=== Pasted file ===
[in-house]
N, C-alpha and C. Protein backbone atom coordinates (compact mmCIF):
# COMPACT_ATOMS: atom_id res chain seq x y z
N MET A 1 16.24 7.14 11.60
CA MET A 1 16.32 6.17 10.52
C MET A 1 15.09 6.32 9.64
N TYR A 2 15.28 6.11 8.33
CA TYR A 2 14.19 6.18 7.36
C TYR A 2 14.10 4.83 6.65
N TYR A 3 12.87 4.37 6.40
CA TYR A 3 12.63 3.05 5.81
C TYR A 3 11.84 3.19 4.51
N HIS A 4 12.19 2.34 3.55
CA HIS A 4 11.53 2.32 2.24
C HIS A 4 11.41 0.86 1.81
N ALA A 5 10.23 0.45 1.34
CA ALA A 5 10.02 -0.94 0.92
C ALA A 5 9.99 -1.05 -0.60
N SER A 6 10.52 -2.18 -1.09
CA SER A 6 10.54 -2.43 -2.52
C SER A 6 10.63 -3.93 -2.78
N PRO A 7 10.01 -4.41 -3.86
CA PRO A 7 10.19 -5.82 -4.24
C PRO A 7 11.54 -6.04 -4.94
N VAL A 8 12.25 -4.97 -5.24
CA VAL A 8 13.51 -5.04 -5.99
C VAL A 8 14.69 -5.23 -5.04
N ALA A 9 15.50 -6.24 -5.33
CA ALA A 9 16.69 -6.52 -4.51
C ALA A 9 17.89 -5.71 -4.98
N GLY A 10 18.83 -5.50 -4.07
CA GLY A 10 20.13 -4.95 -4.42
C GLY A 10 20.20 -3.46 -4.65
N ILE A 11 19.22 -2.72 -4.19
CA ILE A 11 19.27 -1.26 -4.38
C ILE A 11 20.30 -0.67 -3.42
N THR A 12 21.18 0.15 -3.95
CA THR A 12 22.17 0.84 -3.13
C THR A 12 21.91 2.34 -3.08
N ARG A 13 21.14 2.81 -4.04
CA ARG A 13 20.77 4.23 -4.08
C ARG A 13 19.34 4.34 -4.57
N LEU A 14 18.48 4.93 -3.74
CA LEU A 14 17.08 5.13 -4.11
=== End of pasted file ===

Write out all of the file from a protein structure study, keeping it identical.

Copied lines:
[in-house]
N, C-alpha and C. Protein backbone atom coordinates (compact mmCIF):
# COMPACT_ATOMS: atom_id res chain seq x y z
N MET A 1 16.24 7.14 11.60
CA MET A 1 16.32 6.17 10.52
C MET A 1 15.09 6.32 9.64
N TYR A 2 15.28 6.11 8.33
CA TYR A 2 14.19 6.18 7.36
C TYR A 2 14.10 4.83 6.65
N TYR A 3 12.87 4.37 6.40
CA TYR A 3 12.63 3.05 5.81
C TYR A 3 11.84 3.19 4.51
N HIS A 4 12.19 2.34 3.55
CA HIS A 4 11.53 2.32 2.24
C HIS A 4 11.41 0.86 1.81
N ALA A 5 10.23 0.45 1.34
CA ALA A 5 10.02 -0.94 0.92
C ALA A 5 9.99 -1.05 -0.60
N SER A 6 10.52 -2.18 -1.09
CA SER A 6 10.54 -2.43 -2.52
C SER A 6 10.63 -3.93 -2.78
N PRO A 7 10.01 -4.41 -3.86
CA PRO A 7 10.19 -5.82 -4.24
C PRO A 7 11.54 -6.04 -4.94
N VAL A 8 12.25 -4.97 -5.24
CA VAL A 8 13.51 -5.04 -5.99
C VAL A 8 14.69 -5.23 -5.04
N ALA A 9 15.50 -6.24 -5.33
CA ALA A 9 16.69 -6.52 -4.51
C ALA A 9 17.89 -5.71 -4.98
N GLY A 10 18.83 -5.50 -4.07
CA GLY A 10 20.13 -4.95 -4.42
C GLY A 10 20.20 -3.46 -4.65
N ILE A 11 19.22 -2.72 -4.19
CA ILE A 11 19.27 -1.26 -4.38
C ILE A 11 20.30 -0.67 -3.42
N THR A 12 21.18 0.15 -3.95
CA THR A 12 22.17 0.84 -3.13
C THR A 12 21.91 2.34 -3.08
N ARG A 13 21.14 2.81 -4.04
CA ARG A 13 20.77 4.23 -4.08
C ARG A 13 19.34 4.34 -4.57
N LEU A 14 18.48 4.93 -3.74
CA LEU A 14 17.08 5.13 -4.11